The most important rule is to make sure your college student knows it is never acceptable to drink and drive. Your child should understand that he can always call for a ride without parental judgment. Next, discuss summer work expectations. The best way to minimize alcohol use is to make sure your student has a busy summer schedule. This could include working, volunteering, or going to summer school. Lastly, discuss daily expectations including what time your teen should be home at night and what time he must rise in the morning.

Your son is maturing, and he should be open to discussing expectations. Listen to his perspective but also remember that you are the parent. Keep in mind that as the summer ends, the effects of excessive alcohol use can endure for many years. Lastly, if you feel your college student is drinking excessively, seek professional assistance.

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Staying Focused During the Holidays

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It is beginning to look a lot like the holidays: Streets are filled with decorations, Christmas specials are on TV, and kids fantasize about snowy days and new video games. This ‘most wonderful’ time of the year, however, also is a most distracting and stressful time of the year, especially if you are a kid.

School does not slow down during the holidays; rather, it speeds up. Final exams are taken, long-term projects are due, and essential last-minute tasks are assigned as the semester comes to an end. There also are big games and special events to attend. Combine an increased work load along with many distracting festivities, and it can be difficult for anyone to stay focused.

Parents should take advantage of the hectic holiday season to perpetuate a good habit or start a new family tradition: talking to your kids about school. It can be complicated coordinating multiple schedules for a serious discussion, but that is the point. When times get too busy, families need to focus on life, relationships and academics.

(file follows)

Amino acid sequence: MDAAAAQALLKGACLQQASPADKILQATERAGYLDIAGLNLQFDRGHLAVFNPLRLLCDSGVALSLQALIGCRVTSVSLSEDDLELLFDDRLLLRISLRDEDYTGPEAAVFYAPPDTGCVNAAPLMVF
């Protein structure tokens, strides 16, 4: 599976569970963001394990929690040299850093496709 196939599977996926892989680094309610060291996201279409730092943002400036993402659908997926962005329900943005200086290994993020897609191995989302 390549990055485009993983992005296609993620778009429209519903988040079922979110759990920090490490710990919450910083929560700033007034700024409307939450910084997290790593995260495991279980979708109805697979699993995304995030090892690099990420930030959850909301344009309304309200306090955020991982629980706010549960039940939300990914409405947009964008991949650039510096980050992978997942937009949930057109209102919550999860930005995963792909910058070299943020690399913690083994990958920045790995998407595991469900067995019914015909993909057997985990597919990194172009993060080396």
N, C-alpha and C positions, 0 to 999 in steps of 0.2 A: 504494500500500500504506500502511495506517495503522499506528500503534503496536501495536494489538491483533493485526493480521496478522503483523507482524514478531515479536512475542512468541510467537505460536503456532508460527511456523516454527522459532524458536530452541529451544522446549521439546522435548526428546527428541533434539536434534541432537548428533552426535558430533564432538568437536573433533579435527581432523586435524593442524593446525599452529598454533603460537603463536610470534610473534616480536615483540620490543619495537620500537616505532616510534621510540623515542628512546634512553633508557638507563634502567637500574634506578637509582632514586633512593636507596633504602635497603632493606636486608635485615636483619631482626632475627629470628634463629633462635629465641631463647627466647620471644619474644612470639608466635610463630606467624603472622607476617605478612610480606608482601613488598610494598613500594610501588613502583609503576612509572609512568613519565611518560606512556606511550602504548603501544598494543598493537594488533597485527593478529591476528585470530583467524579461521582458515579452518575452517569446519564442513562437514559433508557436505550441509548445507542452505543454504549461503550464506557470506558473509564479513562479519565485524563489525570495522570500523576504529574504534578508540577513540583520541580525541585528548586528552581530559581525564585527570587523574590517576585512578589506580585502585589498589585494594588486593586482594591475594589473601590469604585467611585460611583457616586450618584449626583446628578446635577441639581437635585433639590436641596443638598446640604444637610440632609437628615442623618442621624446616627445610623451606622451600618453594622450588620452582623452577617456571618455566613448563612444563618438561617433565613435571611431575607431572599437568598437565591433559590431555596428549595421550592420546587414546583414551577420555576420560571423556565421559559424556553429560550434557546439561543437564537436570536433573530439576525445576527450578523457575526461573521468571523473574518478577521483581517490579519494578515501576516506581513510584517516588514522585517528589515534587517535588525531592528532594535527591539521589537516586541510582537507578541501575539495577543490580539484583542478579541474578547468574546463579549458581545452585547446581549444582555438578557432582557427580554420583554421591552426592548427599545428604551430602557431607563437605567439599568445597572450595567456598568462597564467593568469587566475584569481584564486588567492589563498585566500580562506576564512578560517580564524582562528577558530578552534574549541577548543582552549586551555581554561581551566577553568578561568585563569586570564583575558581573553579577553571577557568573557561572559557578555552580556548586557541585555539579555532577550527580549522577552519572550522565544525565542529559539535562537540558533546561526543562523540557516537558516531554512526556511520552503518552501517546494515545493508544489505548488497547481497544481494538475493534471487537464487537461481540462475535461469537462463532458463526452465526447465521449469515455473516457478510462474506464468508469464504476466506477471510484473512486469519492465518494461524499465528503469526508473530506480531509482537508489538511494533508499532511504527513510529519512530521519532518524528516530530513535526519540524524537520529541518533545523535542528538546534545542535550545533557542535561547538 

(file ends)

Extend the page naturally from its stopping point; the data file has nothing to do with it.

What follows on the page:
Learning to study is an evolutionary process that continually needs adjustment. Have a conversation with your student discussing what homework habits work best, as well as potential problem areas. Kids should be encouraged to learn from their mistakes, make changes as necessary and celebrate successes. Being a supportive parent is one of the greatest gifts you can give a child, but it may take many years before your offspring truly appreciates your parenting style.

In general, most students struggle to balance school and outside extracurriculars. The holidays, however, provide additional opportunities for students to go astray. A key to staying on task is to avoid being overwhelmed. With parental assistance, kids should set a schedule at the start of each week, designating times to study and times to enjoy the festivities.

Additionally, unforeseen activities often pop up during busy times, and kids may waste energy because they are not in the correct state of mind to attack their academics. Regular weekday check-ins can assist students with making appropriate adjustments and, at the same time, provide additional support. A gentle parental push to work efficiently encourages students to prioritize work and strike a better balance between school and holiday fun.

The proper ambiance also is particularly important during this season of distraction. The study area should be stocked with pens, pencils, paper and other essential aids such as healthy snacks and beverages. Sitting at a desk in a well-lit room also is more conducive to learning than lounging on a comfortable couch. Light background music can assist with focus, but upbeat holiday songs should be avoided until homework is complete.

Parents, too, can bolster academic productivity by joining the study-time fun. Sit at the desk alongside your student and bring your work to the table. This not only models good habits but also provides a unique bond as families unite to do work before engaging in play. Additionally, your student will also be less likely to text, Facebook or Skype with a parent in the room.

Finals are finished, school is over, and it is time to take a breather. An essential way to recharge and re-motivate is to enjoy the holidays and focus on the family. Shift away from the daily stresses of school and work to create a new family tradition. Get everyone together to bake holiday cookies, prepare a special breakfast, or take a trip to the ice rink. Special times create lifelong memories that outlast the temporary enjoyment provided by expensive or trendy gifts. Yes, kids want presents, but they also want to be part of a family.